Fire Corps

Created in 2001, SCA Fire Corps began as the Fire Education Corps in partnership with the Bureau of Land Management, Bureau of Indian Affairs, and National Park Service.  Teams across the country worked in education and prevention of fire in communities. In subsequent years, the FEC expanded into fire management and monitoring with all federal land management agencies. SCA Fire Corps teams are currently active in three broad areas:  Fire Monitoring, Fire Education, and Fire Management.

The SCA Fire Corps members serve in teams lasting from 12 weeks to 6 months, stationed in a single location. A typical team consists of a Project Leader and up to five members. The Project Leader is responsible for the field supervision of the team, logistics, and working with the partner throughout the course of the season.

Depending upon the needs of the agency partner, SCA fire teams focus on three broad areas: Fire Monitoring, Fire Education, and Fire Management.

  • SCA Fire Monitoring Teams generally travel by truck and by foot, hiking off-trail to locations throughout the project area to collect and record vegetation and landscape data, build fuel data layers for agency GIS maps, present results to host and national agency partners; and conduct public outreach and education.
  • SCA Fire Education Teams work to initiate grassroots fire education initiatives by attending community meetings and events, conducting home risk evaluables, planning youth education days, and developing and implement other programs for the community. Additionally, members research and gather existing data for  Community Wildfire Protection Plans; work in collaboration with County Rangers, Fire Marshalls, Emergency Response Managers, and Fire Chiefs; organize and hold a community meeting for each district to present findings and educate about the planning tool for future mitigation; and use GPS units to collect way points and create maps and geo-databases.
  • SCA Fire Management Teams participate in prescribed fire activities including burn unit preparation, day-of-burn logistics, prescribed burn operations, post-burn evaluations of operational efficiency, fuel treatment, invasive species control, and fire effects monitoring.

Members receive weekly living allowances. Housing and field-based meals are provided, but positions may require camping in the field for a significant portion of the program.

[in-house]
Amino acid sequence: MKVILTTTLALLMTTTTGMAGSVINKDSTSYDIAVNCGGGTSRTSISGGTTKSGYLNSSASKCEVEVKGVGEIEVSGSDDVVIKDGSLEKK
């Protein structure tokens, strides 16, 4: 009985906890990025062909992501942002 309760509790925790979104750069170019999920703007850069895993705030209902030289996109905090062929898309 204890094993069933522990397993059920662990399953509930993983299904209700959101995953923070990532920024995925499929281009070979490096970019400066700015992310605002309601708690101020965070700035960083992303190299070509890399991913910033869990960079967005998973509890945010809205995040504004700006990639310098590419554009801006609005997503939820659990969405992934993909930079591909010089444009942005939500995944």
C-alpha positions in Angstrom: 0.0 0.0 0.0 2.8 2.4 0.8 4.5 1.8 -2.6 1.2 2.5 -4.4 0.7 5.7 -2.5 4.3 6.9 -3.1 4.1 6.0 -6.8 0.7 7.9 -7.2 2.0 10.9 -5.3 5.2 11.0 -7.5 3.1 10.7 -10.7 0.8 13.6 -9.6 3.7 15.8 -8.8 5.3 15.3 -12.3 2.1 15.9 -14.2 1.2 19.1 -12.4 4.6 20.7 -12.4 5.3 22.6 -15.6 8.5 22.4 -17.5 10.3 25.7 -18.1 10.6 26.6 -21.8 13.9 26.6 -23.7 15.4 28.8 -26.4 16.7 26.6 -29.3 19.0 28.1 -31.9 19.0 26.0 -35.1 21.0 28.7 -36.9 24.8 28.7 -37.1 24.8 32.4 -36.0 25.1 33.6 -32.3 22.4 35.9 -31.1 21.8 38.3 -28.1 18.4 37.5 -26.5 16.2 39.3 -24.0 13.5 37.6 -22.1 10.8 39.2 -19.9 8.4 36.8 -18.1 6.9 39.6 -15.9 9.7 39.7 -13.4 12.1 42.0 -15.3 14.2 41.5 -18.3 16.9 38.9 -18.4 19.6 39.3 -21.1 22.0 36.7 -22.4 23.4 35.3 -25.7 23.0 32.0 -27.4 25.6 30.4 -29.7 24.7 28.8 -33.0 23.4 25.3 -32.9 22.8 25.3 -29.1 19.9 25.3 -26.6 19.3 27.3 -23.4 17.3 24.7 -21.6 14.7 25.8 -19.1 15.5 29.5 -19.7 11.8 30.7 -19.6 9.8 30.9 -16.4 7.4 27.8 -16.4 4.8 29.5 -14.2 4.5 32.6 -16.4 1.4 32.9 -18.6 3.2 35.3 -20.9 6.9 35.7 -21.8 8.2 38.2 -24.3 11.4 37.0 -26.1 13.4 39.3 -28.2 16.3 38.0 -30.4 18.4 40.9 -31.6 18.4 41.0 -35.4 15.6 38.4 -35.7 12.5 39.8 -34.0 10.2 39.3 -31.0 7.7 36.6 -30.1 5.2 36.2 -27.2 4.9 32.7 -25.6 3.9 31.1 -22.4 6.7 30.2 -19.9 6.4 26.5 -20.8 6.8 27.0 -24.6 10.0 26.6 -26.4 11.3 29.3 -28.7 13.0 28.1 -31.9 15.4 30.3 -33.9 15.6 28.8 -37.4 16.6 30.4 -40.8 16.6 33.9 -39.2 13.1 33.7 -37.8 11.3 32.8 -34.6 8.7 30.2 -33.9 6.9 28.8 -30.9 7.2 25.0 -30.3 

Trainings Offered: 

  • CPR Certification
  • Wilderness First Aid Certification
  • Leave No Trace (LNT) Outdoor Ethics
  • Leadership and group dynamics
  • Chainsaw use (if applicable)
  • Red Card equivalent (if applicable)
  • FIREMON protocols (if applicable)
  • GIS data collection and processing (if applicable)

Eligibility Requirements: 

Members must be at least 18 years of age and pass a background check. Other requirements vary by position.

Related Posts & Program Information

October was a busy month filled with more work than ever for the Ragin’ Raleighs. It began with the crew finalizing and completing CWPPs in Brunswick County. Then they set their sights a bit to the west of Brunswick, on Bladen County.

A visit from Program Manager Brian Doughty was a welcomed source of encouragement and enlightenment as the crew hit the five month mark of their internship.

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Early in October the team geared up to once again head to the Twitchell Canyon plots in the Beaver Ranger District of Fishlake. Impending thunderstorms however made retreat on the dirt forest service road possibly impassable, a risk they were just not willing to take. So they headed to the Powel Ranger District to the Bluefly plots allowing for the luxury of returning home each evening.

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Parents Corner

Your child is about to embark on a life-changing experience, where they will have the opportunity to meet new friends, explore potential careers, gain leadership skills, and accomplish hands-on conservation work that will have a lasting impact on the planet.